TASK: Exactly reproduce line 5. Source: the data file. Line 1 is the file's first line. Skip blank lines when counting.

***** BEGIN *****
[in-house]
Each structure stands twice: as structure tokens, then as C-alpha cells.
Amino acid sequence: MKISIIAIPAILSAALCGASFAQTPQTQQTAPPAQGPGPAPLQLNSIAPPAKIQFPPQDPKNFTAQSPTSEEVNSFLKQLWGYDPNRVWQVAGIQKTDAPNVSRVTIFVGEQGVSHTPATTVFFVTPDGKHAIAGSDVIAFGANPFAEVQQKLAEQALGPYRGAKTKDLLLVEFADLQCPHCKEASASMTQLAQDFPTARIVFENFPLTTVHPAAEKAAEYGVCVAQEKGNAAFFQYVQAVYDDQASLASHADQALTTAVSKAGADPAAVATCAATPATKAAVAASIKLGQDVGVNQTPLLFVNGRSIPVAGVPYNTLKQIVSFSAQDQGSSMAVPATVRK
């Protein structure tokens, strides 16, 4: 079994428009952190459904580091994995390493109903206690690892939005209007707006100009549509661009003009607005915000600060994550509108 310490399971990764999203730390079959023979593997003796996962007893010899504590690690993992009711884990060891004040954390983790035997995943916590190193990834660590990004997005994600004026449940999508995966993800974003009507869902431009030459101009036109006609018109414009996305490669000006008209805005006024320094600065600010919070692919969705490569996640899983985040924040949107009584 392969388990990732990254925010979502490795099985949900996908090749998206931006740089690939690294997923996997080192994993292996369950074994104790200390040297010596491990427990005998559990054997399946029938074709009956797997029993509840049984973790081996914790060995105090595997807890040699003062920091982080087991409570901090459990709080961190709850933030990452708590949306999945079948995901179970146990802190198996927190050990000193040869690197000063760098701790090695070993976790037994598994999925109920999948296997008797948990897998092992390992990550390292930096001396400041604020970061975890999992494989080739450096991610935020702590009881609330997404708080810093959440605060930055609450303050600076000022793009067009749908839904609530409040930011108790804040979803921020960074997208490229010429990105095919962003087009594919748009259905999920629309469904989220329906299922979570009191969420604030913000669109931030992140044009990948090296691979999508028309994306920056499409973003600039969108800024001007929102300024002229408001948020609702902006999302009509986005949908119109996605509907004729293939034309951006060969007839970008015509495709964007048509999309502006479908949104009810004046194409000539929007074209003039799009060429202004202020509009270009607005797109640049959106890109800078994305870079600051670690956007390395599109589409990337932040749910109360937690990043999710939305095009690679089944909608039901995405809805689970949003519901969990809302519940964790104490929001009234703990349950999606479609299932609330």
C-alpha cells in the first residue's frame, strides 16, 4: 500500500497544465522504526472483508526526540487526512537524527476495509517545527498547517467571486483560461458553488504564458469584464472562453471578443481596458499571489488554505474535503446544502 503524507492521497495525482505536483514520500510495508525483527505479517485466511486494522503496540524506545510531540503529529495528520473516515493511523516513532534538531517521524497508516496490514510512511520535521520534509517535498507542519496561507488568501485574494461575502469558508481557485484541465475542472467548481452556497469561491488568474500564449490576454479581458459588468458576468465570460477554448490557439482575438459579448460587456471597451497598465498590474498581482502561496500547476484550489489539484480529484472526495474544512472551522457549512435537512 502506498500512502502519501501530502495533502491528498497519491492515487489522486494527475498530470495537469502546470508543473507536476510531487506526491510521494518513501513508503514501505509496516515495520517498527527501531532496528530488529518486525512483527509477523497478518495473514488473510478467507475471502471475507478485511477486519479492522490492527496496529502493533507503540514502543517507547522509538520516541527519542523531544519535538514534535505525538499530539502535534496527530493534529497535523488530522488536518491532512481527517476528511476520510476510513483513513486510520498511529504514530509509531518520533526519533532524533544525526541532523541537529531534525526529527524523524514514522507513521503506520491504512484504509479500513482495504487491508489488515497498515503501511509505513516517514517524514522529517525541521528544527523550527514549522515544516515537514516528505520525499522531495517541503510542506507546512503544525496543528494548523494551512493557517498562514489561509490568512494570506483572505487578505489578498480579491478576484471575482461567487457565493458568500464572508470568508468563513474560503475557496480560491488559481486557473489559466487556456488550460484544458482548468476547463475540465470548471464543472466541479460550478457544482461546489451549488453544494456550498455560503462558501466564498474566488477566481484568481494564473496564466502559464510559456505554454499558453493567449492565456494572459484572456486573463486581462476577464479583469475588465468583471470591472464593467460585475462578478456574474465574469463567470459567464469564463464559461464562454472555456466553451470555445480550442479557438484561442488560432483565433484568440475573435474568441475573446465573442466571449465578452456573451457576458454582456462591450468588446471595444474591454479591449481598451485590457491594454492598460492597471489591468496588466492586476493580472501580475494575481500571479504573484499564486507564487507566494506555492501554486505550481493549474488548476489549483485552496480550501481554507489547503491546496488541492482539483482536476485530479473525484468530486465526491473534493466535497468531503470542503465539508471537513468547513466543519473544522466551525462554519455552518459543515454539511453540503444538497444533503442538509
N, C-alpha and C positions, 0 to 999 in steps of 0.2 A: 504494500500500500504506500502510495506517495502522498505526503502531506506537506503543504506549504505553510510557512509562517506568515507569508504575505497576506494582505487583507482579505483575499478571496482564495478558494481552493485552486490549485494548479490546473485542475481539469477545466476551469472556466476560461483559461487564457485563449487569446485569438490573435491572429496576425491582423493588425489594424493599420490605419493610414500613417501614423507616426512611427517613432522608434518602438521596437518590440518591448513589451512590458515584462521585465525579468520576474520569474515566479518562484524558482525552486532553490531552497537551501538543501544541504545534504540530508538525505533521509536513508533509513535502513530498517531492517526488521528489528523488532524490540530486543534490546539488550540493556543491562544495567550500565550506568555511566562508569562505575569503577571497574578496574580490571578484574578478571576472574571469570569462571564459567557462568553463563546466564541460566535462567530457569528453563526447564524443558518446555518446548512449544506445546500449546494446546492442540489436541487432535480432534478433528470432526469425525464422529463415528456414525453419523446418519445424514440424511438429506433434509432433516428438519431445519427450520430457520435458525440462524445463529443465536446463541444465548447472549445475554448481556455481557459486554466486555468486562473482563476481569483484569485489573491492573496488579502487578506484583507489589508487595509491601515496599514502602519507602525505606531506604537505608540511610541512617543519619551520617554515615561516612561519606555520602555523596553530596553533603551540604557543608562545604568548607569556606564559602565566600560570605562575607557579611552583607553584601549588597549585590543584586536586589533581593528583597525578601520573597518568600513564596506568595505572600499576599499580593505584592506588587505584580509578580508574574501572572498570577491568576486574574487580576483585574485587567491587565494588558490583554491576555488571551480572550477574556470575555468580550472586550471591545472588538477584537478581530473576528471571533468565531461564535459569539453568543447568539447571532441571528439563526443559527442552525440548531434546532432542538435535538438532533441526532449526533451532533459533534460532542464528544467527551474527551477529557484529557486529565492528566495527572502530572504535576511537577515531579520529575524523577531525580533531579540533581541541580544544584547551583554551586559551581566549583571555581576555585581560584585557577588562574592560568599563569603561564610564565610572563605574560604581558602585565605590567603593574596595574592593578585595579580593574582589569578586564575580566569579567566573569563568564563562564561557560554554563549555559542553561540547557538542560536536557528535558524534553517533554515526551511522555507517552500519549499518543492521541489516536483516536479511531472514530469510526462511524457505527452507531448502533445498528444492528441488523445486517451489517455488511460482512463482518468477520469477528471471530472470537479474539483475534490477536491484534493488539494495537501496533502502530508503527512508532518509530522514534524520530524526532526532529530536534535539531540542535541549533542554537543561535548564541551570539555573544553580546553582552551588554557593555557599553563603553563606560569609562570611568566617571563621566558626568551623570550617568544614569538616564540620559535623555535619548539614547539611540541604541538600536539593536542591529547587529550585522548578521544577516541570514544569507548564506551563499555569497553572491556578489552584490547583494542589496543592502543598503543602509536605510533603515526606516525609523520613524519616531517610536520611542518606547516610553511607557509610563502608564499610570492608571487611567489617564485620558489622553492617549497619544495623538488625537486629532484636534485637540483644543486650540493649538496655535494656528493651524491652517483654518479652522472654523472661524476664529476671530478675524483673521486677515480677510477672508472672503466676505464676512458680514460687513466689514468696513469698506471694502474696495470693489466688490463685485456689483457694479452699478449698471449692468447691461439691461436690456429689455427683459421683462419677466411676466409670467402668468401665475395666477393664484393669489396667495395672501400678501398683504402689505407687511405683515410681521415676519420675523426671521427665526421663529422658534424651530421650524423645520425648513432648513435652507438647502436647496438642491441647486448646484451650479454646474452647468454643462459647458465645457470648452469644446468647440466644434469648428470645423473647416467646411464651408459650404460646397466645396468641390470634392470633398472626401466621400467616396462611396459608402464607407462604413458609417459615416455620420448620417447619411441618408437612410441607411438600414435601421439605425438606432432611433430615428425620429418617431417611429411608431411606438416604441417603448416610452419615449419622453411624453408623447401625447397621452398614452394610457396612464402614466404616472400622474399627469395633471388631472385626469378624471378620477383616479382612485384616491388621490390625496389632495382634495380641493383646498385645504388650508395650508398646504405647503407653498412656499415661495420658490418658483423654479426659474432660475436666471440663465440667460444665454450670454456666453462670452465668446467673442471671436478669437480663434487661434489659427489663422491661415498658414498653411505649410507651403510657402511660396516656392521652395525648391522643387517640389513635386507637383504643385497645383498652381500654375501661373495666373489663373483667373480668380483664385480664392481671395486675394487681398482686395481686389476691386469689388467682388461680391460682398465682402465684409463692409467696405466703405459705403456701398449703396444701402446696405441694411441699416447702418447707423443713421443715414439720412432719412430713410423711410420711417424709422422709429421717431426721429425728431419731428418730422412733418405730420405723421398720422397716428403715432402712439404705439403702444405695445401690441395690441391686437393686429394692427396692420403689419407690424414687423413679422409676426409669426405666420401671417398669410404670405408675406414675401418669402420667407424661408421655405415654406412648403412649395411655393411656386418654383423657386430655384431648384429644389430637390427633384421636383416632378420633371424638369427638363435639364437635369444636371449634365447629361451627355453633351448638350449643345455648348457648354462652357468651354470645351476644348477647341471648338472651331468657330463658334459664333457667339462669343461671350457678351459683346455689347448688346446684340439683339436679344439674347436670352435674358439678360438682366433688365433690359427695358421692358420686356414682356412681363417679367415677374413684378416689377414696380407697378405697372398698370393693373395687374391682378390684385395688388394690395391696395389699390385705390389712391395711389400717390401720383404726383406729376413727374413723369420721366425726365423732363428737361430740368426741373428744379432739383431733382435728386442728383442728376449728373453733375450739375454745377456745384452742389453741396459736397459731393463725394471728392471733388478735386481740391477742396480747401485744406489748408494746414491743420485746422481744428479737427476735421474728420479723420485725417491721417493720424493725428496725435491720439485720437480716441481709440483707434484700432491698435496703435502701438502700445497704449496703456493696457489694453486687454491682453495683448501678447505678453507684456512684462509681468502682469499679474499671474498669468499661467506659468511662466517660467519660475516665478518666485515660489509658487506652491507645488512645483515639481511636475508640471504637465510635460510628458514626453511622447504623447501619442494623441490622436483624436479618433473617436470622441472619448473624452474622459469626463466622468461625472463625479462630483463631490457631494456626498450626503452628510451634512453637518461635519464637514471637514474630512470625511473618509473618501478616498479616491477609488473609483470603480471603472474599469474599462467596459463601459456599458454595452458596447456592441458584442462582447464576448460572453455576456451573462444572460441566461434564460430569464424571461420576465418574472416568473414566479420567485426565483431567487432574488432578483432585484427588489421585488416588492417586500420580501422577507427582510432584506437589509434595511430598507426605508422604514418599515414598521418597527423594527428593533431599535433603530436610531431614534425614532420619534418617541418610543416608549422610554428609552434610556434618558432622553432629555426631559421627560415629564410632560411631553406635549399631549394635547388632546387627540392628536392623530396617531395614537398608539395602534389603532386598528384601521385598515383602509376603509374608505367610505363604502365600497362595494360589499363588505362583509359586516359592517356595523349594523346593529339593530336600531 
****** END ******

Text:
C-alpha cells in the first residue's frame, strides 16, 4: 500500500497544465522504526472483508526526540487526512537524527476495509517545527498547517467571486483560461458553488504564458469584464472562453471578443481596458499571489488554505474535503446544502 503524507492521497495525482505536483514520500510495508525483527505479517485466511486494522503496540524506545510531540503529529495528520473516515493511523516513532534538531517521524497508516496490514510512511520535521520534509517535498507542519496561507488568501485574494461575502469558508481557485484541465475542472467548481452556497469561491488568474500564449490576454479581458459588468458576468465570460477554448490557439482575438459579448460587456471597451497598465498590474498581482502561496500547476484550489489539484480529484472526495474544512472551522457549512435537512 502506498500512502502519501501530502495533502491528498497519491492515487489522486494527475498530470495537469502546470508543473507536476510531487506526491510521494518513501513508503514501505509496516515495520517498527527501531532496528530488529518486525512483527509477523497478518495473514488473510478467507475471502471475507478485511477486519479492522490492527496496529502493533507503540514502543517507547522509538520516541527519542523531544519535538514534535505525538499530539502535534496527530493534529497535523488530522488536518491532512481527517476528511476520510476510513483513513486510520498511529504514530509509531518520533526519533532524533544525526541532523541537529531534525526529527524523524514514522507513521503506520491504512484504509479500513482495504487491508489488515497498515503501511509505513516517514517524514522529517525541521528544527523550527514549522515544516515537514516528505520525499522531495517541503510542506507546512503544525496543528494548523494551512493557517498562514489561509490568512494570506483572505487578505489578498480579491478576484471575482461567487457565493458568500464572508470568508468563513474560503475557496480560491488559481486557473489559466487556456488550460484544458482548468476547463475540465470548471464543472466541479460550478457544482461546489451549488453544494456550498455560503462558501466564498474566488477566481484568481494564473496564466502559464510559456505554454499558453493567449492565456494572459484572456486573463486581462476577464479583469475588465468583471470591472464593467460585475462578478456574474465574469463567470459567464469564463464559461464562454472555456466553451470555445480550442479557438484561442488560432483565433484568440475573435474568441475573446465573442466571449465578452456573451457576458454582456462591450468588446471595444474591454479591449481598451485590457491594454492598460492597471489591468496588466492586476493580472501580475494575481500571479504573484499564486507564487507566494506555492501554486505550481493549474488548476489549483485552496480550501481554507489547503491546496488541492482539483482536476485530479473525484468530486465526491473534493466535497468531503470542503465539508471537513468547513466543519473544522466551525462554519455552518459543515454539511453540503444538497444533503442538509